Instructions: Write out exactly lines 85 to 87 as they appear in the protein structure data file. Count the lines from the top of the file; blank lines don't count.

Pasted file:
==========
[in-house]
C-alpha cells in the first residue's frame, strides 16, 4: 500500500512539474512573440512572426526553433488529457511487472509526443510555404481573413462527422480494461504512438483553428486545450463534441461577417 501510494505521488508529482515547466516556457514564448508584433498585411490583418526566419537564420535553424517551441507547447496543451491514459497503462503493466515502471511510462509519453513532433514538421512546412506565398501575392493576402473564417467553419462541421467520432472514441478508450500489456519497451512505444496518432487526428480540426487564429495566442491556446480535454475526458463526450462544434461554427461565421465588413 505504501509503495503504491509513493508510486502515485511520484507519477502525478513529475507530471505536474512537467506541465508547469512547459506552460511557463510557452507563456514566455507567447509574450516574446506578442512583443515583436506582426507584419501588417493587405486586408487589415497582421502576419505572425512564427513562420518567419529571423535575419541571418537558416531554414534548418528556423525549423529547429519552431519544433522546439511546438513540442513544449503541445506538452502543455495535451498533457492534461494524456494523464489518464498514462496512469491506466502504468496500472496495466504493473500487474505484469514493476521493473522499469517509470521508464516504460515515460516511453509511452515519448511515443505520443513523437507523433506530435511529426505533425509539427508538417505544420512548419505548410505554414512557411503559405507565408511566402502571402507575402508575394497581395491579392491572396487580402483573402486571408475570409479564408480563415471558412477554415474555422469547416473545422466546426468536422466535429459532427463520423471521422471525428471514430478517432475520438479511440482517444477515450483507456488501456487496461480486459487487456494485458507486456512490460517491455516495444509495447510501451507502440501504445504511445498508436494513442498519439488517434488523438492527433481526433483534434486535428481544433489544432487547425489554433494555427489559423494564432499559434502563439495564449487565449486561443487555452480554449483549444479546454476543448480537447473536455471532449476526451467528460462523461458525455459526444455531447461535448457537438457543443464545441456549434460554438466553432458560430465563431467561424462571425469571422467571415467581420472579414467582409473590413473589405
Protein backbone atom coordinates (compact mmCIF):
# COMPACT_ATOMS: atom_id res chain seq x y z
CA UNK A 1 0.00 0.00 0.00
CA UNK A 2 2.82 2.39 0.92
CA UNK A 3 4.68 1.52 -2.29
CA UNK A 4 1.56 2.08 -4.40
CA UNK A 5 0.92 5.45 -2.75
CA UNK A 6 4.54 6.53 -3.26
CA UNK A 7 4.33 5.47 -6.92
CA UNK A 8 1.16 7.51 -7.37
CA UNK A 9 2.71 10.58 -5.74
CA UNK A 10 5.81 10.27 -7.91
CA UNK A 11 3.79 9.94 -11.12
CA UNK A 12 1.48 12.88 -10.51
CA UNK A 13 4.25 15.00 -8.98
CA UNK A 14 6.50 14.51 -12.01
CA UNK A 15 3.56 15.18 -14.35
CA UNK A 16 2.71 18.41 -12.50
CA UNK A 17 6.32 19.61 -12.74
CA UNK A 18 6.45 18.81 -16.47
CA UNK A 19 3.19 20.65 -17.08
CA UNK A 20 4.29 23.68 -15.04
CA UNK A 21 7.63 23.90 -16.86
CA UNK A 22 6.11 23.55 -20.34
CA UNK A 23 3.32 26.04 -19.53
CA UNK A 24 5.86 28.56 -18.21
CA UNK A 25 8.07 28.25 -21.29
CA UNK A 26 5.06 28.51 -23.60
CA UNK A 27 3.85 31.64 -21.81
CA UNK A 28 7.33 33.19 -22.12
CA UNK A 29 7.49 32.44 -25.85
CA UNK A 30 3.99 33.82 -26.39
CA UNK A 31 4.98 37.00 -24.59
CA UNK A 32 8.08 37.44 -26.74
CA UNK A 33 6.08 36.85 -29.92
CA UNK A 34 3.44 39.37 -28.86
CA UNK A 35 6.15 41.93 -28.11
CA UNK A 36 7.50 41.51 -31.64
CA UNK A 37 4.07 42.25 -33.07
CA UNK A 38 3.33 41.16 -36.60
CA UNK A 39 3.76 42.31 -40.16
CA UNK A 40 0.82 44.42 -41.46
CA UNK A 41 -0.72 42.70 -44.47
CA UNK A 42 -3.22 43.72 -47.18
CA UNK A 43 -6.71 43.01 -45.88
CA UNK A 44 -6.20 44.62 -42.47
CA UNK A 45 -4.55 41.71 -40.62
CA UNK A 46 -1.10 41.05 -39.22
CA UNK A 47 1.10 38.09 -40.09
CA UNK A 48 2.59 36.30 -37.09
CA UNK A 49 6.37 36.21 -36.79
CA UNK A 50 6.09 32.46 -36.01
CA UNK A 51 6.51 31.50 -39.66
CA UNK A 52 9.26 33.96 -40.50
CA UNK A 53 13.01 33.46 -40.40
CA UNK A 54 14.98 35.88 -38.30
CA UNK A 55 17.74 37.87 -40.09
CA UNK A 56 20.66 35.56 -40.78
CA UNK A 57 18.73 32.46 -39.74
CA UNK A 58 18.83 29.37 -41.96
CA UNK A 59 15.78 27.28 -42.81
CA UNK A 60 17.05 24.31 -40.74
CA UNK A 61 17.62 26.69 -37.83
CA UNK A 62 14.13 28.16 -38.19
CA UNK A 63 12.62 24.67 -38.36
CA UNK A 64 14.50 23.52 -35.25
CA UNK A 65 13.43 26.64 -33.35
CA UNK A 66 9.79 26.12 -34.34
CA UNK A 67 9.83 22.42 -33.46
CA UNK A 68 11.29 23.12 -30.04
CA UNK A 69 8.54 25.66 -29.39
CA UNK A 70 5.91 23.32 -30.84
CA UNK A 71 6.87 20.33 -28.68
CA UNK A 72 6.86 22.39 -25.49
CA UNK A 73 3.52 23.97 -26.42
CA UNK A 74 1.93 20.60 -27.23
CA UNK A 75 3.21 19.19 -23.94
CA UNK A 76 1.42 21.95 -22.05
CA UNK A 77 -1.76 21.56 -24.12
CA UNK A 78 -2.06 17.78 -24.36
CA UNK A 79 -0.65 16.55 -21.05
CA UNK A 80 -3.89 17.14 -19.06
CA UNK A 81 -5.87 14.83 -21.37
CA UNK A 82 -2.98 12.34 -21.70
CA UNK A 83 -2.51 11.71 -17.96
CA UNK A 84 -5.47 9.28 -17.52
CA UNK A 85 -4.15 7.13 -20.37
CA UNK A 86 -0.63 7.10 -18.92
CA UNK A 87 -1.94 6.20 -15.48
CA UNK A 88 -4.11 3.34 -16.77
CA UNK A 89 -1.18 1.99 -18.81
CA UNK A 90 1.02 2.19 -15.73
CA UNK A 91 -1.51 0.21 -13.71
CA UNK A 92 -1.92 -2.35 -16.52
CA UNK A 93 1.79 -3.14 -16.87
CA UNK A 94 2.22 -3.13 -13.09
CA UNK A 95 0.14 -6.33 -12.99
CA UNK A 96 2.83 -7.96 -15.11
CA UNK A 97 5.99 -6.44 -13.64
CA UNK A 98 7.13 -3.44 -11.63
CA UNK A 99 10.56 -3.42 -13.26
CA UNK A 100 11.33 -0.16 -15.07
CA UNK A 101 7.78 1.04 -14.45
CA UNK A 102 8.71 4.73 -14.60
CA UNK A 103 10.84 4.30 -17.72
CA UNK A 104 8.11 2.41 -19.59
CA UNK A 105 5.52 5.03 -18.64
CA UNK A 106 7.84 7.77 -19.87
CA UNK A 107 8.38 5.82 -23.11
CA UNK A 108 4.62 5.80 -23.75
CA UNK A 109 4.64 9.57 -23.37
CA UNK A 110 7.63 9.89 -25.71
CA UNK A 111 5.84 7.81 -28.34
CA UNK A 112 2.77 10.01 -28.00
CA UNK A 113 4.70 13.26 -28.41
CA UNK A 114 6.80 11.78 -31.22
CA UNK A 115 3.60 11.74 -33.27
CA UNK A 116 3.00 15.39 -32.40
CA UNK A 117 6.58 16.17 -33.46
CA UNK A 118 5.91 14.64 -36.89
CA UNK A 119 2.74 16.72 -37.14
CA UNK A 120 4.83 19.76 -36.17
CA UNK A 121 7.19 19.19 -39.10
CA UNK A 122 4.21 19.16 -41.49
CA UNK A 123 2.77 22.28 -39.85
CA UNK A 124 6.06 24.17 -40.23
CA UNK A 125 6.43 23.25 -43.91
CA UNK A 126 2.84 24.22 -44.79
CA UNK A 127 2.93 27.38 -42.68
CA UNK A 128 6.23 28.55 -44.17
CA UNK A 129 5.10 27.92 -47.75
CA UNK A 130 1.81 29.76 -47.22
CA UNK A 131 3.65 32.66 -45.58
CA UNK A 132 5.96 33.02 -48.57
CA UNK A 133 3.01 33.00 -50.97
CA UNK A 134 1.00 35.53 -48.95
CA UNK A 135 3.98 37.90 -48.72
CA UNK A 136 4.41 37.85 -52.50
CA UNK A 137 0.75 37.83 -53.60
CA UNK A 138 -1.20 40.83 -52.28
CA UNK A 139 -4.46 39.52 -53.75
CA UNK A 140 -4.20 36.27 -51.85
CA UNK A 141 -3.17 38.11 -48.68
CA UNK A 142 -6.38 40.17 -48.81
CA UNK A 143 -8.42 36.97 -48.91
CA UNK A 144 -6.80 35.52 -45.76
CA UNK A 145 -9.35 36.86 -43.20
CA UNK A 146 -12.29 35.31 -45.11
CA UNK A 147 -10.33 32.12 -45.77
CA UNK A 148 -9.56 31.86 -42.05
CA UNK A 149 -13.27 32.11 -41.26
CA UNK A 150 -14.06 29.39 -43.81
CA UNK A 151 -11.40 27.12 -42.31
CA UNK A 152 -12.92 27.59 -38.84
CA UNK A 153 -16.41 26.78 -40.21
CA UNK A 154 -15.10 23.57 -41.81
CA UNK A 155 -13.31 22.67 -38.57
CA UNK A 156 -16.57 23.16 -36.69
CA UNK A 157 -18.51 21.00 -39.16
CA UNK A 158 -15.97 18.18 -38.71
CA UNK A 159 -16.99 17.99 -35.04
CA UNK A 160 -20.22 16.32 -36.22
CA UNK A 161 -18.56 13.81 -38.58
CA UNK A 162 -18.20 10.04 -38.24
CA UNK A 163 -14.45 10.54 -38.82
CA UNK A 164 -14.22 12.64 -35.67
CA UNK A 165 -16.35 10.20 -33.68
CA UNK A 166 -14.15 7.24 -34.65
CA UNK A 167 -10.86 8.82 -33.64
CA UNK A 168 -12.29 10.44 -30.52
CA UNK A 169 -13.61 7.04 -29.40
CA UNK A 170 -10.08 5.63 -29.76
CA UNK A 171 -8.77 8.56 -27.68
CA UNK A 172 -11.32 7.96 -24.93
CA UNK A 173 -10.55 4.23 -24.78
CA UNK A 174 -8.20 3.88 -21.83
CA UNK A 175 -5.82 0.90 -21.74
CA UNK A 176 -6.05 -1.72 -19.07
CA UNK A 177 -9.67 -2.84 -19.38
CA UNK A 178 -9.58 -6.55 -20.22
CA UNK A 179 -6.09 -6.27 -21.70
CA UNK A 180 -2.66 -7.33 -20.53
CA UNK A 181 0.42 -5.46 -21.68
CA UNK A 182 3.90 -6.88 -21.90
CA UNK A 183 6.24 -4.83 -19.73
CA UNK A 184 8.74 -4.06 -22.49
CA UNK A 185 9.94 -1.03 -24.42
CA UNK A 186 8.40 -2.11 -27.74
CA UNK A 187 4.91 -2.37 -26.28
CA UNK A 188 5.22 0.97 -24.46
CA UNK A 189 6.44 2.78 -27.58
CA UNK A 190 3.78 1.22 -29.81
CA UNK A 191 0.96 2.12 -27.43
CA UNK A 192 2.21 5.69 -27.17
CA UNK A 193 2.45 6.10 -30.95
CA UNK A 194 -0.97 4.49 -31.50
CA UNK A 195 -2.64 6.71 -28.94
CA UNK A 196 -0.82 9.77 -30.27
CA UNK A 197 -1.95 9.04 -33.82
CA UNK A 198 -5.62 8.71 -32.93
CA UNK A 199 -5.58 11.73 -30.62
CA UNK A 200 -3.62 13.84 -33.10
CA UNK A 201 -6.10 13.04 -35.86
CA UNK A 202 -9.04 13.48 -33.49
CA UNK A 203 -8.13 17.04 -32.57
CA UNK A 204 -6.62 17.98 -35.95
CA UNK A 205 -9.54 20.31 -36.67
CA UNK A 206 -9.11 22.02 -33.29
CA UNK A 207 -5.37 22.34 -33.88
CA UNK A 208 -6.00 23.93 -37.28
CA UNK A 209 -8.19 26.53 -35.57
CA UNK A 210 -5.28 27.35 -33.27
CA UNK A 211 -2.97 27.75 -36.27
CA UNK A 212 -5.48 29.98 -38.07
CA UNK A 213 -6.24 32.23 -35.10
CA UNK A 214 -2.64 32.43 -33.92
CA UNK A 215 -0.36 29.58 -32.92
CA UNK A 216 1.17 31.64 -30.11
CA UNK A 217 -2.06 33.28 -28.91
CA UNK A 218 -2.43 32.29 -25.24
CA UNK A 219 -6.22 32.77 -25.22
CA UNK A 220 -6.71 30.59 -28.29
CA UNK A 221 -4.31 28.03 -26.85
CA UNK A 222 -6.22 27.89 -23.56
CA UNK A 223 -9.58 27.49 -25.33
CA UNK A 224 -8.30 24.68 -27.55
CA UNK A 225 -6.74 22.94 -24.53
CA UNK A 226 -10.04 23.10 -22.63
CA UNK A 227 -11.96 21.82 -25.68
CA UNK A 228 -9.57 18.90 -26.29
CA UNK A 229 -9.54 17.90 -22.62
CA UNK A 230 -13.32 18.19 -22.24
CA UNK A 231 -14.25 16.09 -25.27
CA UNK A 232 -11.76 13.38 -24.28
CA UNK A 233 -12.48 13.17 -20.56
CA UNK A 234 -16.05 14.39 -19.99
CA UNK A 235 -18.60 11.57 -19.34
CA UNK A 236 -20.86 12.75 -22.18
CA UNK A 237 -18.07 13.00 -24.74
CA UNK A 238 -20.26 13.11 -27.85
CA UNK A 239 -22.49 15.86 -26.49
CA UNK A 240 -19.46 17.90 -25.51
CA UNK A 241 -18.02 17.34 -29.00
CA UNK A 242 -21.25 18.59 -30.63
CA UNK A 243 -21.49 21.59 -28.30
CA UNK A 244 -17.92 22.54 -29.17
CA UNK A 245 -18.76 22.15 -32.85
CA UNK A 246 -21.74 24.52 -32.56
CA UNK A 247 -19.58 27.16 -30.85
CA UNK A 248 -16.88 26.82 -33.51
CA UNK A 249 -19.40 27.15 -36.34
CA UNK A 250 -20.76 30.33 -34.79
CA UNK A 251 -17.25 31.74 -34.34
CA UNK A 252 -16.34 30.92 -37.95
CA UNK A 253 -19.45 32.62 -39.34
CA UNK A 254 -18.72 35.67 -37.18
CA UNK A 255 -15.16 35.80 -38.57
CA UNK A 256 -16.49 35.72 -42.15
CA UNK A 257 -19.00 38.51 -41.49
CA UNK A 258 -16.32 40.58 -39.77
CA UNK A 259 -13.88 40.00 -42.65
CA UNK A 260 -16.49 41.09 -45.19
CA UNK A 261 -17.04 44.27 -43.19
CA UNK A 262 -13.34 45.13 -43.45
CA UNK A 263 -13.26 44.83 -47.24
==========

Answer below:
CA UNK A 81 -5.87 14.83 -21.37
CA UNK A 82 -2.98 12.34 -21.70
CA UNK A 83 -2.51 11.71 -17.96